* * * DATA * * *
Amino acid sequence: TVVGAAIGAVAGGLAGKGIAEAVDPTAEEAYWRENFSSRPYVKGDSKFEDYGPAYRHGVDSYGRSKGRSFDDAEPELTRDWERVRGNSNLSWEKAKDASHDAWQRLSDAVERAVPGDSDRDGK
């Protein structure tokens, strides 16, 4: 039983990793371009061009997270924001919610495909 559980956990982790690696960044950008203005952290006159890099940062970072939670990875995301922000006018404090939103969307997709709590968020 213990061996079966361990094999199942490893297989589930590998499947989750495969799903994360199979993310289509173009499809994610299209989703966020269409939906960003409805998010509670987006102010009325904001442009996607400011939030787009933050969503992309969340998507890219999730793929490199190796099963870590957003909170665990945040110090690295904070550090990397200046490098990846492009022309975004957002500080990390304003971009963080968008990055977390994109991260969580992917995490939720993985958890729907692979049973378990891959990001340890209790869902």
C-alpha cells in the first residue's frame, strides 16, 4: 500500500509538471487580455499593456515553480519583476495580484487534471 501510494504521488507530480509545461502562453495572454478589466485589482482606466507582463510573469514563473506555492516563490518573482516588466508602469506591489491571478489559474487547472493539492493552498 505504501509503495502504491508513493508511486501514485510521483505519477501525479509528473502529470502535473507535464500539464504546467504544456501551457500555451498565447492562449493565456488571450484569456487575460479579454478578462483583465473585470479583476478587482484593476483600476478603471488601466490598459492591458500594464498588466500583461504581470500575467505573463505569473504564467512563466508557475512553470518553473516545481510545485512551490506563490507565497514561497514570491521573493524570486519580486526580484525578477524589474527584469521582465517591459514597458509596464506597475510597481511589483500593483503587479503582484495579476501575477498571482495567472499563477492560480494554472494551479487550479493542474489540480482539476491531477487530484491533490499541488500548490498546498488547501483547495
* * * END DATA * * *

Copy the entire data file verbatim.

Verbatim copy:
Amino acid sequence: TVVGAAIGAVAGGLAGKGIAEAVDPTAEEAYWRENFSSRPYVKGDSKFEDYGPAYRHGVDSYGRSKGRSFDDAEPELTRDWERVRGNSNLSWEKAKDASHDAWQRLSDAVERAVPGDSDRDGK
């Protein structure tokens, strides 16, 4: 039983990793371009061009997270924001919610495909 559980956990982790690696960044950008203005952290006159890099940062970072939670990875995301922000006018404090939103969307997709709590968020 213990061996079966361990094999199942490893297989589930590998499947989750495969799903994360199979993310289509173009499809994610299209989703966020269409939906960003409805998010509670987006102010009325904001442009996607400011939030787009933050969503992309969340998507890219999730793929490199190796099963870590957003909170665990945040110090690295904070550090990397200046490098990846492009022309975004957002500080990390304003971009963080968008990055977390994109991260969580992917995490939720993985958890729907692979049973378990891959990001340890209790869902």
C-alpha cells in the first residue's frame, strides 16, 4: 500500500509538471487580455499593456515553480519583476495580484487534471 501510494504521488507530480509545461502562453495572454478589466485589482482606466507582463510573469514563473506555492516563490518573482516588466508602469506591489491571478489559474487547472493539492493552498 505504501509503495502504491508513493508511486501514485510521483505519477501525479509528473502529470502535473507535464500539464504546467504544456501551457500555451498565447492562449493565456488571450484569456487575460479579454478578462483583465473585470479583476478587482484593476483600476478603471488601466490598459492591458500594464498588466500583461504581470500575467505573463505569473504564467512563466508557475512553470518553473516545481510545485512551490506563490507565497514561497514570491521573493524570486519580486526580484525578477524589474527584469521582465517591459514597458509596464506597475510597481511589483500593483503587479503582484495579476501575477498571482495567472499563477492560480494554472494551479487550479493542474489540480482539476491531477487530484491533490499541488500548490498546498488547501483547495